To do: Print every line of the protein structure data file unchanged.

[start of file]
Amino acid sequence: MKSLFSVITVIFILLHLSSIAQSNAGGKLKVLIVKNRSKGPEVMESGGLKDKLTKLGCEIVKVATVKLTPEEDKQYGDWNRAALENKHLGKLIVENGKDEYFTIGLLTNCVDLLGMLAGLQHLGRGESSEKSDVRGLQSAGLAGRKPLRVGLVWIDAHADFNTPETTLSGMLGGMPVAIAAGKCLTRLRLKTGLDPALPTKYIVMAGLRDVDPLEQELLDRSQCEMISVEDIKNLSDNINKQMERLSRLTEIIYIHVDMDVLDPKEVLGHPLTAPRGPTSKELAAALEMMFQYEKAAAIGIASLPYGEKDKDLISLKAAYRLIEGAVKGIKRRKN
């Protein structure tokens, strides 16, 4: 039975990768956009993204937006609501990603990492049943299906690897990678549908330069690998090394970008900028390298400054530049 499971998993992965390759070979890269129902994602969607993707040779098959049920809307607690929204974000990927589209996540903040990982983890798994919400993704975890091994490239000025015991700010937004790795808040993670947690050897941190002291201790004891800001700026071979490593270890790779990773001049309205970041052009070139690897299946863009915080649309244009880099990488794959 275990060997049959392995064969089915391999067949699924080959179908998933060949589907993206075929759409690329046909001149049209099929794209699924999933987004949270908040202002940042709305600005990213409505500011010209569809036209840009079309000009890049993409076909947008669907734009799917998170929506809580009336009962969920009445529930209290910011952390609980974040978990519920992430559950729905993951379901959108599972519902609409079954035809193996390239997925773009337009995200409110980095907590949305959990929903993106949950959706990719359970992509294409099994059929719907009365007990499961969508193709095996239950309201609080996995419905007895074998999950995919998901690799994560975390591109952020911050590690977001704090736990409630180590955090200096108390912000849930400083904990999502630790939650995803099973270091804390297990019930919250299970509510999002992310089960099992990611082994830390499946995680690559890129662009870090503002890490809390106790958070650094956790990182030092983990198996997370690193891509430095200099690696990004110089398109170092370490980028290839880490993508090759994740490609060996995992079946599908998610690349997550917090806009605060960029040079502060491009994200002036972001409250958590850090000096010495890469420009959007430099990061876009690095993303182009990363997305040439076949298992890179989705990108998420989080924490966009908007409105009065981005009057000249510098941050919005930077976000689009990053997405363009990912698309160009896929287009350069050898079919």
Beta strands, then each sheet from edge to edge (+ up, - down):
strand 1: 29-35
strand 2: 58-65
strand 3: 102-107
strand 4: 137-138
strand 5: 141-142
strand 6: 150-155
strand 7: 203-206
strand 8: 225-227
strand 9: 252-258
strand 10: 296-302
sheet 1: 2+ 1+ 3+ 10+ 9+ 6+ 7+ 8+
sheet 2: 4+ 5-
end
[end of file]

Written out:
Amino acid sequence: MKSLFSVITVIFILLHLSSIAQSNAGGKLKVLIVKNRSKGPEVMESGGLKDKLTKLGCEIVKVATVKLTPEEDKQYGDWNRAALENKHLGKLIVENGKDEYFTIGLLTNCVDLLGMLAGLQHLGRGESSEKSDVRGLQSAGLAGRKPLRVGLVWIDAHADFNTPETTLSGMLGGMPVAIAAGKCLTRLRLKTGLDPALPTKYIVMAGLRDVDPLEQELLDRSQCEMISVEDIKNLSDNINKQMERLSRLTEIIYIHVDMDVLDPKEVLGHPLTAPRGPTSKELAAALEMMFQYEKAAAIGIASLPYGEKDKDLISLKAAYRLIEGAVKGIKRRKN
């Protein structure tokens, strides 16, 4: 039975990768956009993204937006609501990603990492049943299906690897990678549908330069690998090394970008900028390298400054530049 499971998993992965390759070979890269129902994602969607993707040779098959049920809307607690929204974000990927589209996540903040990982983890798994919400993704975890091994490239000025015991700010937004790795808040993670947690050897941190002291201790004891800001700026071979490593270890790779990773001049309205970041052009070139690897299946863009915080649309244009880099990488794959 275990060997049959392995064969089915391999067949699924080959179908998933060949589907993206075929759409690329046909001149049209099929794209699924999933987004949270908040202002940042709305600005990213409505500011010209569809036209840009079309000009890049993409076909947008669907734009799917998170929506809580009336009962969920009445529930209290910011952390609980974040978990519920992430559950729905993951379901959108599972519902609409079954035809193996390239997925773009337009995200409110980095907590949305959990929903993106949950959706990719359970992509294409099994059929719907009365007990499961969508193709095996239950309201609080996995419905007895074998999950995919998901690799994560975390591109952020911050590690977001704090736990409630180590955090200096108390912000849930400083904990999502630790939650995803099973270091804390297990019930919250299970509510999002992310089960099992990611082994830390499946995680690559890129662009870090503002890490809390106790958070650094956790990182030092983990198996997370690193891509430095200099690696990004110089398109170092370490980028290839880490993508090759994740490609060996995992079946599908998610690349997550917090806009605060960029040079502060491009994200002036972001409250958590850090000096010495890469420009959007430099990061876009690095993303182009990363997305040439076949298992890179989705990108998420989080924490966009908007409105009065981005009057000249510098941050919005930077976000689009990053997405363009990912698309160009896929287009350069050898079919």
Beta strands, then each sheet from edge to edge (+ up, - down):
strand 1: 29-35
strand 2: 58-65
strand 3: 102-107
strand 4: 137-138
strand 5: 141-142
strand 6: 150-155
strand 7: 203-206
strand 8: 225-227
strand 9: 252-258
strand 10: 296-302
sheet 1: 2+ 1+ 3+ 10+ 9+ 6+ 7+ 8+
sheet 2: 4+ 5-
end